People leaving their phones in my cab is common. I’ve lost count of how many people have left their phones in my cab. Some people leave their wallets or purses. A few people have left their laptops. One man even left his whole backpack. I wouldn’t be surprised if these people forgot their children in my cab too.
This one time, I picked up this man from JFK airport. He was tall, white and very good looking. He was with his wife and he came to New York for a business deal. I talk to people if they talk to me. I’m good at making conversations. If my english was better, I would’ve been a connecter or maybe even a lawyer.
My children tell me to go back to college, and I often contradict them by saying, “who will pay the bills?” I feel like I’m too old now to study. I want to retire and go back to Pakistan when my kids are settled. Maybe I can open an orphanage and help those underprivileged kids.
The couple had to go to Manhattan. The man asked me about my life, and I told him how I ended up in America. He was amazed and he kept asking me questions, but we reached his destination and I told him to keep an eye out for my auto biography (I’m done with it. My daughter has to edit it but she’s too busy with her own writing stuff).
The man agreed and said he would be glad to read it. I dropped him off and picked up another passenger. The new passenger told me that someone had left their backpack. I asked him to give it to me. When I dropped the new passenger, I went back to that place where I dropped the couple, but I couldn’t find them.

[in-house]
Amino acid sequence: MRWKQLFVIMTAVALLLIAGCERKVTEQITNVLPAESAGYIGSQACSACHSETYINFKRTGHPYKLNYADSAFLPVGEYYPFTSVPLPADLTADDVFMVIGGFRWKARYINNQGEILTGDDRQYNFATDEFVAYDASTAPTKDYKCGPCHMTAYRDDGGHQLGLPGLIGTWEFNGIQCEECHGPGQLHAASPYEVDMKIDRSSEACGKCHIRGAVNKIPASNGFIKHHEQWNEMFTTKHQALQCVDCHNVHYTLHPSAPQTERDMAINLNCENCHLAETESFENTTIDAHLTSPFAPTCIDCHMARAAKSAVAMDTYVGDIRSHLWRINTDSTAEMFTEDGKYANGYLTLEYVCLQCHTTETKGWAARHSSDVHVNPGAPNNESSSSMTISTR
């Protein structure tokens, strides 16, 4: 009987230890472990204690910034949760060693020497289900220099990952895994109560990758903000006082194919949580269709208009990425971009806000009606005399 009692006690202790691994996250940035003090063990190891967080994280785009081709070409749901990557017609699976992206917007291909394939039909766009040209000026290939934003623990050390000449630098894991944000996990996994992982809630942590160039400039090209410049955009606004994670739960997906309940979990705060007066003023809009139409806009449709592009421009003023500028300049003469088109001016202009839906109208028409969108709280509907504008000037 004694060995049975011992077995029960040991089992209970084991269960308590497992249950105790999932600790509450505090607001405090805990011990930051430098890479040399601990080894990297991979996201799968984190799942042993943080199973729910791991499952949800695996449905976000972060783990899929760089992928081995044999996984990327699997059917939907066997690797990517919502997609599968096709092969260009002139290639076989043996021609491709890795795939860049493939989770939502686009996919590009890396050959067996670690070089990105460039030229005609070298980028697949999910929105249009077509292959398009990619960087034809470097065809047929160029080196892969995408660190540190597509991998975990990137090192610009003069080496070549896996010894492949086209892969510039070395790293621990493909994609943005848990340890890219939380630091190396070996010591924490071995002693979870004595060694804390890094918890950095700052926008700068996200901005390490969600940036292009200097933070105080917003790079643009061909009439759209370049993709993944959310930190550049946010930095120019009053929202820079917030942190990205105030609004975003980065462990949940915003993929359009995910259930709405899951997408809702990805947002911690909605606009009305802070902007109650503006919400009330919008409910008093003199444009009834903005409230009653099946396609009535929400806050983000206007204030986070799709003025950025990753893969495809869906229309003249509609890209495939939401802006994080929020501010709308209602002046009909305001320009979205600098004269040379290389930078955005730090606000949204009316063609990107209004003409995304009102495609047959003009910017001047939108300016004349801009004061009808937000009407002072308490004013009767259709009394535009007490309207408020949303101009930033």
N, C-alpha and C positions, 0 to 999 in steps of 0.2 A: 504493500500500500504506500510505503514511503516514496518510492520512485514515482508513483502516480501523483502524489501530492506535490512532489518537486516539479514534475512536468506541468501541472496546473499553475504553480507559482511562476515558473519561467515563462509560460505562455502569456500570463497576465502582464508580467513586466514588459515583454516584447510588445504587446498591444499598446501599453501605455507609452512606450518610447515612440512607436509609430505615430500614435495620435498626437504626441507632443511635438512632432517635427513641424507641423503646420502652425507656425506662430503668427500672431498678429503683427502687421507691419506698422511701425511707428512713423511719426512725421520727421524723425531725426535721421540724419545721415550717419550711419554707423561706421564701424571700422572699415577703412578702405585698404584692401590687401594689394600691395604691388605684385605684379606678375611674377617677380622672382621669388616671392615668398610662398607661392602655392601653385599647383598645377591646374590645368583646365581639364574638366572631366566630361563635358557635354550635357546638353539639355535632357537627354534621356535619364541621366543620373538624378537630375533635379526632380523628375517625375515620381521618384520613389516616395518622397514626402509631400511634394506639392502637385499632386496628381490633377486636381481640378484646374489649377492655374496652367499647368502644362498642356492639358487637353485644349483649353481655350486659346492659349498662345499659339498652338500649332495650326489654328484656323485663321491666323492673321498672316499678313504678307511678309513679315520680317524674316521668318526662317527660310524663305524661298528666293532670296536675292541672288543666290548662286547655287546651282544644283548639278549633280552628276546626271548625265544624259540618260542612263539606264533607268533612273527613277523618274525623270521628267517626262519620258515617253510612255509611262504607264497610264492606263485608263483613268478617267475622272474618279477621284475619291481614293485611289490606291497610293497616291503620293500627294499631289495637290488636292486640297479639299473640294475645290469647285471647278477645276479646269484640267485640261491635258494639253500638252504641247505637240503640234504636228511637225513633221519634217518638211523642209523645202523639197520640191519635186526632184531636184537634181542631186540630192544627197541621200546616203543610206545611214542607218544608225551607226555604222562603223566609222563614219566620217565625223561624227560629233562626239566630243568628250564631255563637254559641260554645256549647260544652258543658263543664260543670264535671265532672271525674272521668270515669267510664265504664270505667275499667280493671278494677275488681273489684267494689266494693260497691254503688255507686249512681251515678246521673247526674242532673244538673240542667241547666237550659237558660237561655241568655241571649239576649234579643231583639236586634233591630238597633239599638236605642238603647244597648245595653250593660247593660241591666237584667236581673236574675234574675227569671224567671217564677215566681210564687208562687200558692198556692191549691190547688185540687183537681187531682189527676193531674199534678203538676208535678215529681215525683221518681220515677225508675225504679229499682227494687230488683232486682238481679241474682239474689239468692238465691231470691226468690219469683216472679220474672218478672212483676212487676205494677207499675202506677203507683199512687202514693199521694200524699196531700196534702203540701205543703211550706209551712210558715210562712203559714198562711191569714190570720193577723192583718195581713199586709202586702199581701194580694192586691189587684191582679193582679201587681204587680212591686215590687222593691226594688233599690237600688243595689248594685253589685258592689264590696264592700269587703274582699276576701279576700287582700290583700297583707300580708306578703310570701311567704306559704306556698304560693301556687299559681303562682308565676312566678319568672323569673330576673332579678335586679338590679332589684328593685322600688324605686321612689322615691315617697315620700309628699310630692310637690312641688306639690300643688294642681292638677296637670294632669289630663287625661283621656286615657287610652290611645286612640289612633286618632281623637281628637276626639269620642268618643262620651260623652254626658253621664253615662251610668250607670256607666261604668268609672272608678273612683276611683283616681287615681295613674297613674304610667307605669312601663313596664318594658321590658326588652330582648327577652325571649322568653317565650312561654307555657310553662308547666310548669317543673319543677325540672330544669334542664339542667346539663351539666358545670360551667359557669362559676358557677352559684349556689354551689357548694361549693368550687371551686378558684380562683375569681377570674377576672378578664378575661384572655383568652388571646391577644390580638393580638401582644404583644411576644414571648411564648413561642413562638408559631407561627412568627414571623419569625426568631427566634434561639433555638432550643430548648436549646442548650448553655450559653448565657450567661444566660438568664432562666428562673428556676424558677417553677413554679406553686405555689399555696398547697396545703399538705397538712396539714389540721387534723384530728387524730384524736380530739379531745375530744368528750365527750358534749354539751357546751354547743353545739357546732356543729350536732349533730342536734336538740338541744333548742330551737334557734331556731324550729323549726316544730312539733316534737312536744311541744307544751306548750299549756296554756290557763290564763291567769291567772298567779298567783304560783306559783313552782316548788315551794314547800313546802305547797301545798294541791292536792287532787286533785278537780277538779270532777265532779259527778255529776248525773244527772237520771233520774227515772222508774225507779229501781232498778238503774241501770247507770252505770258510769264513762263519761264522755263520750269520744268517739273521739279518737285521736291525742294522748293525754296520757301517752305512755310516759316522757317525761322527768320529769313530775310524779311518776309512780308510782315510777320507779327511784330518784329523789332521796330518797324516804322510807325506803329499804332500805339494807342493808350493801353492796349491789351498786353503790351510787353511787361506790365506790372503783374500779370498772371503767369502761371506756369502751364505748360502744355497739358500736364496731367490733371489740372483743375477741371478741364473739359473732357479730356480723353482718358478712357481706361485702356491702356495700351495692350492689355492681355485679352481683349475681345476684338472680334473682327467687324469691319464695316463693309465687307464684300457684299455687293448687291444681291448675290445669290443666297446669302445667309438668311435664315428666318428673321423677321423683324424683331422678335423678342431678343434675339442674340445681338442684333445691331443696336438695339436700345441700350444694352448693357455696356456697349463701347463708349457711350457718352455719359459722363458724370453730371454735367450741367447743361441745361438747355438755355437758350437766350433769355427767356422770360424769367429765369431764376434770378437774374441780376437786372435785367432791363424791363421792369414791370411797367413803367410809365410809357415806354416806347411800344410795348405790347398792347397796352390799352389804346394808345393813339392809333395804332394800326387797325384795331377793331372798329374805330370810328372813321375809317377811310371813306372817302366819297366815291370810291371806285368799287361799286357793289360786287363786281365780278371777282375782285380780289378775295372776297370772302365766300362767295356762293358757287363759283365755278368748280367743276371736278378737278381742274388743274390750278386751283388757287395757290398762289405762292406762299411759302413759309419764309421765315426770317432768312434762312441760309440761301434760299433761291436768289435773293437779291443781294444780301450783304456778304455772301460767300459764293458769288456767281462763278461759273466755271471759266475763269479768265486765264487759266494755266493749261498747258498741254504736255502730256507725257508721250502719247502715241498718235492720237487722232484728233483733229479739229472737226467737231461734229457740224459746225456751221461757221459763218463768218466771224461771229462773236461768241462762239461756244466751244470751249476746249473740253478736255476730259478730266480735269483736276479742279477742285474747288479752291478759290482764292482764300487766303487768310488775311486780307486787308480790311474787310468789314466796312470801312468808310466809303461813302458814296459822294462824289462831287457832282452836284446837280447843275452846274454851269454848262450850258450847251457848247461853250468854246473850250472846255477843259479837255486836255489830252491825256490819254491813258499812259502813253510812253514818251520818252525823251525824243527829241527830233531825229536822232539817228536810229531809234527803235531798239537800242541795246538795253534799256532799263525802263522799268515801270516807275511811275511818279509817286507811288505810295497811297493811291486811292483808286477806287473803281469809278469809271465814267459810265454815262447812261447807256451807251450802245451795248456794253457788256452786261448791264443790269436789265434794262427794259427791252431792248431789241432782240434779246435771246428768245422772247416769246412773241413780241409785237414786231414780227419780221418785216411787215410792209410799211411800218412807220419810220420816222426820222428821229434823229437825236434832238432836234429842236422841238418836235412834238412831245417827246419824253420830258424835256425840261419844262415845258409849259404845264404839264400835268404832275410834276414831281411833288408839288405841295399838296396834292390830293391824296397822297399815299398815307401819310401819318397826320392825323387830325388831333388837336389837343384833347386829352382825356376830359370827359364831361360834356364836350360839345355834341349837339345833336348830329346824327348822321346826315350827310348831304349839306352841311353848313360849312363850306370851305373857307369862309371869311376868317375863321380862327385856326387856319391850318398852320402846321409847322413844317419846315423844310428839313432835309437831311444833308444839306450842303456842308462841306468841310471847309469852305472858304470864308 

When I went home, I told my kids. They looked through his bag and found a laptop and classified information but there was no address of any sort. We rummaged through it and found an old receipt from 2018 of a hotel in California. I called the hotel, gave them the conformation number and asked for the mans number so I could call him and give him back his backpack. The hotel refused saying it was against their policy. So, I gave them my number and asked them to call the man and tell him I have his stuff.
A few days later the man called and told me the laptop was very important to him. This was a Sunday and I usually take a day off on Sunday to spend time with my family. The man was eager and said he was leaving the country at 7 and needed his laptop. I told him I would meet him in Manhattan.
My entire family went with me to give this man his laptop. We were planning on going to battery park and eating out. But as soon as I met the men, he was grateful and he thanked me like I saved his life. In addition, he gave me a thousand dollars. I refused saying that it was my responsibility to return what was lost. Islam puts a huge emphasis on returning someone’s prized possessions. I did what anyone would do. But the man pushed the dollars in my hand. I told him it was too much, but he didn’t care. I don’t know who he was but if you’re out there and if you get a hold of this blog let me know.
It is said that what goes around comes around. When you have good intentions, good things will happen. But don’t ever do something good, because you’ll get something in return. Do it because of compassion… because your human.